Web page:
Will Iraq have a government?
Talks are going on but no government coalition is in sight
The elections have been held on 12 May in Iraq. Yet talks about a new government are already underway and far from achieving a satisfying conclusion.
Both in Iraq and Bashur (southern) Kurdistan many have been the objections to the results, especially in Kurdistan.
The six parties that had objected to the election results in the Kurdistan Region are still discussing whether to join the parliament separated or as a single list.
The winner of these elections was the Sairoun coalition led by the by Shia clergy Moqtada al-Sadr and the Communist Party of Iraq. The coalition got 54 of the 329 seats in Baghdad.
Dana Omer writes in RojNews, that al-Sadr is well known for his stance, but has regain prominence last year thanks to an anti-corruption actions and protests.
In April 2003, the Sadr Office, founded by the clergy’ supporters in the city of Sadr, began to work.
Health, food and clean water were the main services they provided. It is important to remember that after 2003, residents of Sadr city came together and elect a neighborhood council and a municipal council to represent the city of Sadr.
The Sadr Office did not like this, and tried to remove the new regional council by occupying it for several weeks with the support of the Sadrci Mehdi Army. They wanted to replace the people’s council with another one, of their selection. The elected council could continue its task thanks to the removal of Sadrists by American forces. Nevertheless, American and Iraqi forces could not prevent the Sadr Office and the Mahdi Army from continuing their actions in Sadr city.
Moqtada al-Sadr was constantly criticizing American presence in Iraq. He said that the primary purpose of the Mahdi Army was to restore the stability of the country.
Although al-Sadr ultimately had in mind a theocracy for Iraq, he expressed his desire to establish an 'Islamic Democracy'. al-Sadr wants to become a role model for Iraqi poor Shia Muslims by combining Iraqi nationalism and Shia belief.
No doubt al-Sadr is quite popular, and some Iraqis see him as a symbol of resistance to the American occupation.
Al-Sadr's supporters stood next to the United Iraqi Alliance, part of the Shia political bloc in parliament in the December 2005 elections. But in November 2006, al-Sadr declared that he was boycotting the Iraqi government while at a summit in Jordan led by prime minister Nouri al-Maliki and George Bush.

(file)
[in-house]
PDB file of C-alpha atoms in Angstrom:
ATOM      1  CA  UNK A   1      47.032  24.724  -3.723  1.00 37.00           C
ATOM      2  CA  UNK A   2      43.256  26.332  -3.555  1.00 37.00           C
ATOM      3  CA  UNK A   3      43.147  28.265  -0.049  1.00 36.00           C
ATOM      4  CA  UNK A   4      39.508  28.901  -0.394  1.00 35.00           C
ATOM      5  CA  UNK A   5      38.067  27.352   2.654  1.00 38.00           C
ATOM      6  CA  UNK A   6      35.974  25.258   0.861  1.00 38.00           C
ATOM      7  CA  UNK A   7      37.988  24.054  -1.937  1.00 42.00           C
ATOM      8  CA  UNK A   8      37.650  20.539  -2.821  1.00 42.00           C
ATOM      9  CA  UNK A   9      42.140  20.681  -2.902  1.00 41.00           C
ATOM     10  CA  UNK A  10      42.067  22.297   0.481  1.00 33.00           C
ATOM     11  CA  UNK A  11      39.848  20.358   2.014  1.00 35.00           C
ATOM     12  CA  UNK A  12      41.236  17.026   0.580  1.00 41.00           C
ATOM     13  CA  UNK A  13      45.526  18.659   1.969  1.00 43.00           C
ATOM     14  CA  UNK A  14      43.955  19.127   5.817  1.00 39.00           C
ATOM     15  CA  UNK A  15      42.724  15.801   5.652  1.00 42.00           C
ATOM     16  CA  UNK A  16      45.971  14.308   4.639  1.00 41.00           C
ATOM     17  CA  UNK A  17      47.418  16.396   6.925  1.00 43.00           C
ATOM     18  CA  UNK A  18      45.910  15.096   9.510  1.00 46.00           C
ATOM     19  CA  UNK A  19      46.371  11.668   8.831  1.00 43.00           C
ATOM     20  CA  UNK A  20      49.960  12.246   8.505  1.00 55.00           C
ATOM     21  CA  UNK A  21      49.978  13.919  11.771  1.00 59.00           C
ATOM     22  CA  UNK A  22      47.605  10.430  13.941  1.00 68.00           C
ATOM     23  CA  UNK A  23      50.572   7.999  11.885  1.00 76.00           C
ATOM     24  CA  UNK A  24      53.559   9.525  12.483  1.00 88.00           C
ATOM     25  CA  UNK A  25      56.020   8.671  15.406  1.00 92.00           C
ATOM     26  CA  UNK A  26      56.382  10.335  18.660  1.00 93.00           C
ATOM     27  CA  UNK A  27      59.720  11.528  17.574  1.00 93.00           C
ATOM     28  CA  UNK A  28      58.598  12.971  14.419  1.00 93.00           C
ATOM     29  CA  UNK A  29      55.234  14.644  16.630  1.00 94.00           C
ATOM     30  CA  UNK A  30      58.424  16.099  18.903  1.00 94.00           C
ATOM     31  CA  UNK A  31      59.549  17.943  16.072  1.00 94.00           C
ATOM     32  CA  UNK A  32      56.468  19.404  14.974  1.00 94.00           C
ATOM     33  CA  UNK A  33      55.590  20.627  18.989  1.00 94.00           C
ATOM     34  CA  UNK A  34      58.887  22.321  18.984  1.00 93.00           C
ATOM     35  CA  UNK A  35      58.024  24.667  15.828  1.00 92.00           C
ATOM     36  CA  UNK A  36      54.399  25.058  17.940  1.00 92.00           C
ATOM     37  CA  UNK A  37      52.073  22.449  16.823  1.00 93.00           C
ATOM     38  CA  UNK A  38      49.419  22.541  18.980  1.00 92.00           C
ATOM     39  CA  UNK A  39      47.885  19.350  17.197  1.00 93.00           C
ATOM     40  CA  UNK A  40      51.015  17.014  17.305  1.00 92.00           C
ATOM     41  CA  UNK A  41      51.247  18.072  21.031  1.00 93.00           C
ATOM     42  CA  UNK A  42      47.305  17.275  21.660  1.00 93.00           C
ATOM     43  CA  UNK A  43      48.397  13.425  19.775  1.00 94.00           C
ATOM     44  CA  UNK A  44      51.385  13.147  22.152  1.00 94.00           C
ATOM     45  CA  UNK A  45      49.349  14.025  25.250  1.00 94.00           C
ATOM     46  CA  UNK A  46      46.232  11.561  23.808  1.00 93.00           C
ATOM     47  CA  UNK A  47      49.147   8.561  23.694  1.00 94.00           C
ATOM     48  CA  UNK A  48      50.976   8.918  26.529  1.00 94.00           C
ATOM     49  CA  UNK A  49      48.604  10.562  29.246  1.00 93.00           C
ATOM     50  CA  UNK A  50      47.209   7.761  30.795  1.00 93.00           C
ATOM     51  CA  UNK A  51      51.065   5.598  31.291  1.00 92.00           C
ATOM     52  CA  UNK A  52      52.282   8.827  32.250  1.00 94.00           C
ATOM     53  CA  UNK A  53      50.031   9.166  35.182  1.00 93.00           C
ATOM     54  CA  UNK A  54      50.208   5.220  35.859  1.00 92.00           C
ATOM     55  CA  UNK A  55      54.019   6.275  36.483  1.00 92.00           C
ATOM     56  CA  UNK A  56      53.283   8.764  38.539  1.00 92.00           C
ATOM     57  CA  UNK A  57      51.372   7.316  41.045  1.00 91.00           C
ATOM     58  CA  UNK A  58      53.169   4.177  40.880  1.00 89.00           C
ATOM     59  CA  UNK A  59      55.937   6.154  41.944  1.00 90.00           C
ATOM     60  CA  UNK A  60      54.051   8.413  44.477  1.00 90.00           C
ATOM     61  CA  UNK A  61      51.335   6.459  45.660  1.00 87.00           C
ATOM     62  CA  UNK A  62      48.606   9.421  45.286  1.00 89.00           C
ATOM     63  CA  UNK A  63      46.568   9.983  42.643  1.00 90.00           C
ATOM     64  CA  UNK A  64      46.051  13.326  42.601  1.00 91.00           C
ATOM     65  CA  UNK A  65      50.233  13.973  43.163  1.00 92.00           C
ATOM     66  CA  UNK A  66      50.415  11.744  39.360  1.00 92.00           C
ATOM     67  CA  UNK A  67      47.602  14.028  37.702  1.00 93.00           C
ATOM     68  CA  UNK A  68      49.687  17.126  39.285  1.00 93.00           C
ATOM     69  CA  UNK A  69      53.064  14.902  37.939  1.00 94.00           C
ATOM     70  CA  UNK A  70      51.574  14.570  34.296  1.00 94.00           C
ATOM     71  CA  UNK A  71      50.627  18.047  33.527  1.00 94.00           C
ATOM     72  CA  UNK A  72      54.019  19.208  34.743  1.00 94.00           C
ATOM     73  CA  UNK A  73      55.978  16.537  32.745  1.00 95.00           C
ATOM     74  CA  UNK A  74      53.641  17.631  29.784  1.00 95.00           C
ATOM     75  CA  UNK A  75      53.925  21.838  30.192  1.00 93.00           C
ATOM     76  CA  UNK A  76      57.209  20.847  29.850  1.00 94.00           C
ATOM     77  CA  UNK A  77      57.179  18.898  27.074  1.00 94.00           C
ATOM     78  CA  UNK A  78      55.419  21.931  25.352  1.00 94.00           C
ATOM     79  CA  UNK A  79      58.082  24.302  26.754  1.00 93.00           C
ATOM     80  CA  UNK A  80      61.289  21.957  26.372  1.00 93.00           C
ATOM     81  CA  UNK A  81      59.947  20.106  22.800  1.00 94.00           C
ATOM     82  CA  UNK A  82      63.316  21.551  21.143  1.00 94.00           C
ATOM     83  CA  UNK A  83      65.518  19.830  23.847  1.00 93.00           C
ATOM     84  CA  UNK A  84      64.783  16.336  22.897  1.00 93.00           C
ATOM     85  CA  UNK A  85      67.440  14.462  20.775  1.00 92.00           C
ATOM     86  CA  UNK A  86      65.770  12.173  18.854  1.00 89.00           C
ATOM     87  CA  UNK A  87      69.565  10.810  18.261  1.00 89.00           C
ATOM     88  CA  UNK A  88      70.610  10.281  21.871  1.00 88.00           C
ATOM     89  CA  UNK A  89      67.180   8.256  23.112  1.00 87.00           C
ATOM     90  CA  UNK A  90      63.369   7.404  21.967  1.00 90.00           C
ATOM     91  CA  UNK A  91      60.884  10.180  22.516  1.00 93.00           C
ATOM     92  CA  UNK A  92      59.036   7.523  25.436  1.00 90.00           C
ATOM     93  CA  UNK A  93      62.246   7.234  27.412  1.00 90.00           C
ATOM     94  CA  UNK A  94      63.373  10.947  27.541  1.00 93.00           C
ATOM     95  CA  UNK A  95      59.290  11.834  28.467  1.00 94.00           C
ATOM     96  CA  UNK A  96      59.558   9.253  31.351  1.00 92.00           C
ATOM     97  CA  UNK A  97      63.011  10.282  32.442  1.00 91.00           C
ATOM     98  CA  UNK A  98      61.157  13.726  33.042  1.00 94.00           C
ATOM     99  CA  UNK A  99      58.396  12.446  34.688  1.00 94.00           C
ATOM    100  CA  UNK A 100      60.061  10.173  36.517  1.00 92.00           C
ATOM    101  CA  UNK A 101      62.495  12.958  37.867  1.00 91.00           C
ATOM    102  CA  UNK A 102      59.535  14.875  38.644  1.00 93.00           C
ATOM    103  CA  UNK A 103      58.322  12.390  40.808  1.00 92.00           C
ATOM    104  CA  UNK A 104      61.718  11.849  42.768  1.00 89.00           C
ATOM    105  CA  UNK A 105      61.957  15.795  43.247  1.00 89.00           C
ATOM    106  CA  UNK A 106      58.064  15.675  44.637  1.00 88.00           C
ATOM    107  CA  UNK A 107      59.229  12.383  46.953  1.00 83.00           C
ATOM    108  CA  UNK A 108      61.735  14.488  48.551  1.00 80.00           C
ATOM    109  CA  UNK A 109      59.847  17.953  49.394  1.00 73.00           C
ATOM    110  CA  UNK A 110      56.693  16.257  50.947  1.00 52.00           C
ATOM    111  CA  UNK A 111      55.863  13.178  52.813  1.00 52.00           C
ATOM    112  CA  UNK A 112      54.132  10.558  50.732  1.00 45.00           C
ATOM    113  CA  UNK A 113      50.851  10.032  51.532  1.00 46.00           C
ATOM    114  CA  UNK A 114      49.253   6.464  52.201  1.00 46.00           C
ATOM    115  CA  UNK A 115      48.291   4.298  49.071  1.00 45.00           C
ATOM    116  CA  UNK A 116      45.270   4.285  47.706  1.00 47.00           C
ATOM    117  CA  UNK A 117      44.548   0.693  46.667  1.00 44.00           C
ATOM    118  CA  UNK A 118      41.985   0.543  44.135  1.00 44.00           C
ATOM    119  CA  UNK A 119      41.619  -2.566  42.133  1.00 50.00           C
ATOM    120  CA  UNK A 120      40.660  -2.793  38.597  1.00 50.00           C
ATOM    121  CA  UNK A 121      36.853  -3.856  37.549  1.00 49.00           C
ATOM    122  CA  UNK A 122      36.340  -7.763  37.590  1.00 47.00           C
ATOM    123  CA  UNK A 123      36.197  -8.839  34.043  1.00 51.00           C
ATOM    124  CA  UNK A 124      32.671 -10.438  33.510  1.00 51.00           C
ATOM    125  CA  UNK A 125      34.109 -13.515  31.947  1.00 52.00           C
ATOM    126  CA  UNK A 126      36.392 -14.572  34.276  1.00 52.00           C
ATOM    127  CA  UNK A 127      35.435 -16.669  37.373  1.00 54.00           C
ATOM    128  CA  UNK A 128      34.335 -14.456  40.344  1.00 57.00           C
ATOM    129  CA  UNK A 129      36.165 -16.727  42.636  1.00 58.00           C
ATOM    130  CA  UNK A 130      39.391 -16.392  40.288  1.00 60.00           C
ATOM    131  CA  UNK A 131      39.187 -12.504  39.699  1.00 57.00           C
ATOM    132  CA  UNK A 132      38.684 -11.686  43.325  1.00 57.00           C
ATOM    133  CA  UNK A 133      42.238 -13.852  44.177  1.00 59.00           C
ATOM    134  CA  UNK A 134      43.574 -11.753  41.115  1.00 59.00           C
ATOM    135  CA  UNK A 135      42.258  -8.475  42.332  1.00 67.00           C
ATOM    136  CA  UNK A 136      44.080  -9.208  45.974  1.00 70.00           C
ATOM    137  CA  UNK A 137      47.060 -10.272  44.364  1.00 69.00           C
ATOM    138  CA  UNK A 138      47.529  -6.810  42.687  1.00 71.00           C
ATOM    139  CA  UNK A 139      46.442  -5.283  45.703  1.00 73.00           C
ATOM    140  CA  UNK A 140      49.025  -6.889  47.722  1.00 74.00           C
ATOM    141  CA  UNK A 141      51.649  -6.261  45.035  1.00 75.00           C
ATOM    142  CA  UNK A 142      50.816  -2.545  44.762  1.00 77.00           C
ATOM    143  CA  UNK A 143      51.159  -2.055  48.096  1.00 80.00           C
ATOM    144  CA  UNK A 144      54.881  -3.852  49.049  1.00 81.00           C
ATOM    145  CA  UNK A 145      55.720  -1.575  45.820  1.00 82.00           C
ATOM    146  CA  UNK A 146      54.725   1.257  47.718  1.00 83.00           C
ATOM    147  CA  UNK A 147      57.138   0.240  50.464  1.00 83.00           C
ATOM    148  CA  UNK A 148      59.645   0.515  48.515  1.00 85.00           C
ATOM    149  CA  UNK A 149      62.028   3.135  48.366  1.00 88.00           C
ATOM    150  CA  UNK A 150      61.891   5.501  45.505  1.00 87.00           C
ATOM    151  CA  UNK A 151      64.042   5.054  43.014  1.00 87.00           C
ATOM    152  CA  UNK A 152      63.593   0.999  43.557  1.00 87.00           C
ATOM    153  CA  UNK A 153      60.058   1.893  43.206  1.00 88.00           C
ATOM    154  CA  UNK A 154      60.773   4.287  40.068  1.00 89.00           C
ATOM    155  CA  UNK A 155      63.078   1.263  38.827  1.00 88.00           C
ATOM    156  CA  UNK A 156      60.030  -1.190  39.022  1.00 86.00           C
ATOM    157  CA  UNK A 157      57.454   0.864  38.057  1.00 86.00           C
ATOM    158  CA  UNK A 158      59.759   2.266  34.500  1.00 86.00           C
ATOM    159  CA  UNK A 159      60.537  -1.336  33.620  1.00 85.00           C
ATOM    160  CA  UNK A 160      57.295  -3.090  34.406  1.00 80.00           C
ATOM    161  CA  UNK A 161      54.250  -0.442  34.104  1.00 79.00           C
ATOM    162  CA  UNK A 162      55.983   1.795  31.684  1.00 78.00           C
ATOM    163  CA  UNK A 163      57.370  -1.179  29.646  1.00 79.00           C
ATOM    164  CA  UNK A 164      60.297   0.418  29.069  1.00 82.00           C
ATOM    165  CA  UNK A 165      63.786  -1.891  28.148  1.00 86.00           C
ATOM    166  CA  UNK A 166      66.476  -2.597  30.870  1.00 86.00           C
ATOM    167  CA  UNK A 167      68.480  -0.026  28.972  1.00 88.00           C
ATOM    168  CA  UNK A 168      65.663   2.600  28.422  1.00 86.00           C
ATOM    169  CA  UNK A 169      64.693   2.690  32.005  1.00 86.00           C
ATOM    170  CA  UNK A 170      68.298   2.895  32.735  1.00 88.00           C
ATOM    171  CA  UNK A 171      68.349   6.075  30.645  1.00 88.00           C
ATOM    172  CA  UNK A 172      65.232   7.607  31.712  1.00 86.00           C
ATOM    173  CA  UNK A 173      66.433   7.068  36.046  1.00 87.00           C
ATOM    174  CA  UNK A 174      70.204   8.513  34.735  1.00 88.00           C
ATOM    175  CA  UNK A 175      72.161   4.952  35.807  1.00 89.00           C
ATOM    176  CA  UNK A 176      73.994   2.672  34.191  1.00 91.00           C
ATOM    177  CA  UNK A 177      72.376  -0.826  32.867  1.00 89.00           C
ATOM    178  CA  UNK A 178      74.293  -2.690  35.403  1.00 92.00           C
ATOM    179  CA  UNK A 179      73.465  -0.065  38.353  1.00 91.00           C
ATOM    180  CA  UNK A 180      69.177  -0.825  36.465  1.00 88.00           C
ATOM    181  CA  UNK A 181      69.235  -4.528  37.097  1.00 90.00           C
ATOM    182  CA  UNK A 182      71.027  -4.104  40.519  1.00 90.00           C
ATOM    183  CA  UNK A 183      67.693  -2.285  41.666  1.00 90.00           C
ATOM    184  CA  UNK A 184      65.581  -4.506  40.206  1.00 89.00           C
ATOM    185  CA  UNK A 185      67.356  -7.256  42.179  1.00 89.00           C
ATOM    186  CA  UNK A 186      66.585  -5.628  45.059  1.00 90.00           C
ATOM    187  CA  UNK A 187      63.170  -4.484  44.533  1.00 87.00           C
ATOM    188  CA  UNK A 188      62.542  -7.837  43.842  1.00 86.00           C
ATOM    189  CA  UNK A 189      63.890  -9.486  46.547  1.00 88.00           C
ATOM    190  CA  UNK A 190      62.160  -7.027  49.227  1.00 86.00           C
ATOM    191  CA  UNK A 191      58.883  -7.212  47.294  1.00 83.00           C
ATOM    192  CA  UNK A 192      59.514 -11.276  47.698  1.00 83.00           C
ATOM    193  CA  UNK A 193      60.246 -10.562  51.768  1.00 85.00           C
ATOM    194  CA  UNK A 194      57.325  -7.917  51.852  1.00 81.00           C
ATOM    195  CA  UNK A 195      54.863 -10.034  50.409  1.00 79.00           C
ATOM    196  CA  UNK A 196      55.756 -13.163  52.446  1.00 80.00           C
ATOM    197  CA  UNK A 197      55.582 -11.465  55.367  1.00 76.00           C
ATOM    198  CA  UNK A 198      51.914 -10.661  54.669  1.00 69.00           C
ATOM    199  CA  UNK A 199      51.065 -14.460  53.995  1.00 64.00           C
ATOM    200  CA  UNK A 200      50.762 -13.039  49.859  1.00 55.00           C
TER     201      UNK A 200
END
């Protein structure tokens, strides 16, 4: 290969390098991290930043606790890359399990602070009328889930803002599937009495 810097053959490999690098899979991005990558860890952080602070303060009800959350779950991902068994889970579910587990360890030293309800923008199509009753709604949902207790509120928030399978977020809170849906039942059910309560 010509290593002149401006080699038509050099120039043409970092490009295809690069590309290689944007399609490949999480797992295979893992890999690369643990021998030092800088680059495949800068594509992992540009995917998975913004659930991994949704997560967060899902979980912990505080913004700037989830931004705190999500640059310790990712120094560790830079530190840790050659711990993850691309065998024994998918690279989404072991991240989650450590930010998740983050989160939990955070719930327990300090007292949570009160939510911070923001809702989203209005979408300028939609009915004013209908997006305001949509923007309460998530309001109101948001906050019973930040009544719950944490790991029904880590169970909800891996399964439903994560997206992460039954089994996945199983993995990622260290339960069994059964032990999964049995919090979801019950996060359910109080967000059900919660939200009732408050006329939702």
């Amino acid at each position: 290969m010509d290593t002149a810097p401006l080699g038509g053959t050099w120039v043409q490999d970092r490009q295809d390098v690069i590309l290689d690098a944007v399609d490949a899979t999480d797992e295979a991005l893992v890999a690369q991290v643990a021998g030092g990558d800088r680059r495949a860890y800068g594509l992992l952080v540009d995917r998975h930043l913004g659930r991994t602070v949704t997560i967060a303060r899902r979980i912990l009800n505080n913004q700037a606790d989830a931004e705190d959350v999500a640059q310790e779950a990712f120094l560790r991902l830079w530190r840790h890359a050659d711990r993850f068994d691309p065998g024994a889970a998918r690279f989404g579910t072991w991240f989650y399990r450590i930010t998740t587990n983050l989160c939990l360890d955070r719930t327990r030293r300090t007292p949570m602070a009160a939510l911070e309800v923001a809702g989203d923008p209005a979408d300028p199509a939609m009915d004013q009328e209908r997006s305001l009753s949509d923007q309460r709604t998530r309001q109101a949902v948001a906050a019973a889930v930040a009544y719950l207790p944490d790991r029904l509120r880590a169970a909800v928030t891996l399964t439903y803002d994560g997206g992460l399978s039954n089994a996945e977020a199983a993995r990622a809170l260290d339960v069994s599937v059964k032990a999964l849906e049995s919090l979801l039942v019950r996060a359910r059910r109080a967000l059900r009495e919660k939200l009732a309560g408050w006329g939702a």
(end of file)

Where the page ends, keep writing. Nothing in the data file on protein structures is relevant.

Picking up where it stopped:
The boycott lasted for two months. In April 2007, al-Sadr called for a rally in the Shia sanctuary of Najaf, requesting Nuri al-Maliki to agree on a timetable for the withdrawal of US forces from Iraq.
Since then, conflicts have continued between Sadr's loyal warriors and the American and Iraqi forces. Thousands of people have been killed, and many have been wounded.
There is ambiguity in what the Sadr movement has become, but it is becoming clear that it is an increasingly influential religious party.
Al-Sadr said that when the action of the fighters was obstructed, he moved to the city of Kum in Iran in August 2008.
Al-Sadr turned to Najaf in January 2011 after getting a good results at the parliamentary elections in 2010.
As it appeared clear that no party and coalition in Iraq can form a government alone, al-Sadr must build a coalition government with other parties or coalitions.
The Fatah Coalition, also known as the "Fatah Pact", was formed by Hadi Amiri to participate in the elections in 2018.
The Fatah Coalition achieved the second place, winning 47 seats across Iraq. This coalition is close to Iran and has the support of the military force Hashdî Shebi which is also house of the Bedir Organization (Shia militia force), headed by Hadî Amerî.
The State of Law
Nuri Maliki’ State of Law coalition, got 26 deputies. Maliki and Hadi Amiri are close to Iran.
Heydar Ebadi Nasr Coalition got fourth with 42 deputies. This coalition is close to the US.
As negotiations continue to set up a new government after the election results, there is no clear picture of what will actually emerge from these talks.
After the election results were officially announced, the Iraqi Federal Court should have ratified such results and then the Iraqi President, Fuat Masum should have given the Parliament President, Semil Cuburi the mandate to call on the winning coalition to set up a new government.
Since these steps have not been taken, it is not clear how the coalition negotiations will proceed.
The first party must obtain approval from at least 165 parliamentarians in parliament to set up a new government within 15 days.
The Kurdish parties, which got 58 deputies, are debating how to take part in government talks and what to do.
PUK and KDP sent delegations to Baghdad and joined the coalition negotiations. Clearly Kurds could be the most effective force if they join Parliament as a union or a single list.
While all these talks were going on, the Iraqi parliament passed two resolutions on the elections, stirring up new debates.
First, it decided to not accept the votes of people living abroad and in refugee camps.
Second, the Iraqi Parliament has decided to count 10 percent of the votes by hand.
The Parliament session also asked to removed from their charge members of the Iraqi Independent Supreme Electoral Commission.